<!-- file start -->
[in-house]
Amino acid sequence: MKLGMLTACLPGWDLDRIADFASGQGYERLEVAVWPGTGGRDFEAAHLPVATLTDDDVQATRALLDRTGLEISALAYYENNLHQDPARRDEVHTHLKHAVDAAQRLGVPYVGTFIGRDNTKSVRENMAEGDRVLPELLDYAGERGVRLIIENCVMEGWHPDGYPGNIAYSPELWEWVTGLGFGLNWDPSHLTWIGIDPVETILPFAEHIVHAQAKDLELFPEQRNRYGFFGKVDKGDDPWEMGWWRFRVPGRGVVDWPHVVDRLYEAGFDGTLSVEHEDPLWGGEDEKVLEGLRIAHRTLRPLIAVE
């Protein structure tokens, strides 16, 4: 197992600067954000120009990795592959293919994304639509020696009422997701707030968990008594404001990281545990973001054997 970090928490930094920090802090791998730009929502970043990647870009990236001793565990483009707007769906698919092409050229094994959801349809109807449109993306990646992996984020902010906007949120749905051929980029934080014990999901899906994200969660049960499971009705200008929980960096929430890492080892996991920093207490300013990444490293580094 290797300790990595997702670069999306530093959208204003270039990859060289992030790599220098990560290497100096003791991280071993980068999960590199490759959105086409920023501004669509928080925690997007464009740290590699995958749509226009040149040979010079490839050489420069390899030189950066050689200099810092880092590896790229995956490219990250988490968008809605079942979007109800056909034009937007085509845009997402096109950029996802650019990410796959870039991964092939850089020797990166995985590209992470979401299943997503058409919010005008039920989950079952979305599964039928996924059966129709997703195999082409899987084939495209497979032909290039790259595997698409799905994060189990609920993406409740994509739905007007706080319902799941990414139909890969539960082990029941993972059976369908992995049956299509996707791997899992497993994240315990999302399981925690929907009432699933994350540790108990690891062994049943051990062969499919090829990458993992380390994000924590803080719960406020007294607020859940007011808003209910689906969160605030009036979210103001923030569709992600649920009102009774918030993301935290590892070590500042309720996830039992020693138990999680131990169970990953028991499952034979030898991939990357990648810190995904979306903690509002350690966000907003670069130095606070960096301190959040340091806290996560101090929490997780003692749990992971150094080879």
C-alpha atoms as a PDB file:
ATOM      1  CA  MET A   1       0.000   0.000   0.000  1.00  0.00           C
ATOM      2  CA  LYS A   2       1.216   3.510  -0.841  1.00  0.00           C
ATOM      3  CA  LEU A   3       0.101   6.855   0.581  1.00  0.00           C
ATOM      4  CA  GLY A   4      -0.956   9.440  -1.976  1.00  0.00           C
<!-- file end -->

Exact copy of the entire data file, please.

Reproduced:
[in-house]
Amino acid sequence: MKLGMLTACLPGWDLDRIADFASGQGYERLEVAVWPGTGGRDFEAAHLPVATLTDDDVQATRALLDRTGLEISALAYYENNLHQDPARRDEVHTHLKHAVDAAQRLGVPYVGTFIGRDNTKSVRENMAEGDRVLPELLDYAGERGVRLIIENCVMEGWHPDGYPGNIAYSPELWEWVTGLGFGLNWDPSHLTWIGIDPVETILPFAEHIVHAQAKDLELFPEQRNRYGFFGKVDKGDDPWEMGWWRFRVPGRGVVDWPHVVDRLYEAGFDGTLSVEHEDPLWGGEDEKVLEGLRIAHRTLRPLIAVE
């Protein structure tokens, strides 16, 4: 197992600067954000120009990795592959293919994304639509020696009422997701707030968990008594404001990281545990973001054997 970090928490930094920090802090791998730009929502970043990647870009990236001793565990483009707007769906698919092409050229094994959801349809109807449109993306990646992996984020902010906007949120749905051929980029934080014990999901899906994200969660049960499971009705200008929980960096929430890492080892996991920093207490300013990444490293580094 290797300790990595997702670069999306530093959208204003270039990859060289992030790599220098990560290497100096003791991280071993980068999960590199490759959105086409920023501004669509928080925690997007464009740290590699995958749509226009040149040979010079490839050489420069390899030189950066050689200099810092880092590896790229995956490219990250988490968008809605079942979007109800056909034009937007085509845009997402096109950029996802650019990410796959870039991964092939850089020797990166995985590209992470979401299943997503058409919010005008039920989950079952979305599964039928996924059966129709997703195999082409899987084939495209497979032909290039790259595997698409799905994060189990609920993406409740994509739905007007706080319902799941990414139909890969539960082990029941993972059976369908992995049956299509996707791997899992497993994240315990999302399981925690929907009432699933994350540790108990690891062994049943051990062969499919090829990458993992380390994000924590803080719960406020007294607020859940007011808003209910689906969160605030009036979210103001923030569709992600649920009102009774918030993301935290590892070590500042309720996830039992020693138990999680131990169970990953028991499952034979030898991939990357990648810190995904979306903690509002350690966000907003670069130095606070960096301190959040340091806290996560101090929490997780003692749990992971150094080879």
C-alpha atoms as a PDB file:
ATOM      1  CA  MET A   1       0.000   0.000   0.000  1.00  0.00           C
ATOM      2  CA  LYS A   2       1.216   3.510  -0.841  1.00  0.00           C
ATOM      3  CA  LEU A   3       0.101   6.855   0.581  1.00  0.00           C
ATOM      4  CA  GLY A   4      -0.956   9.440  -1.976  1.00  0.00           C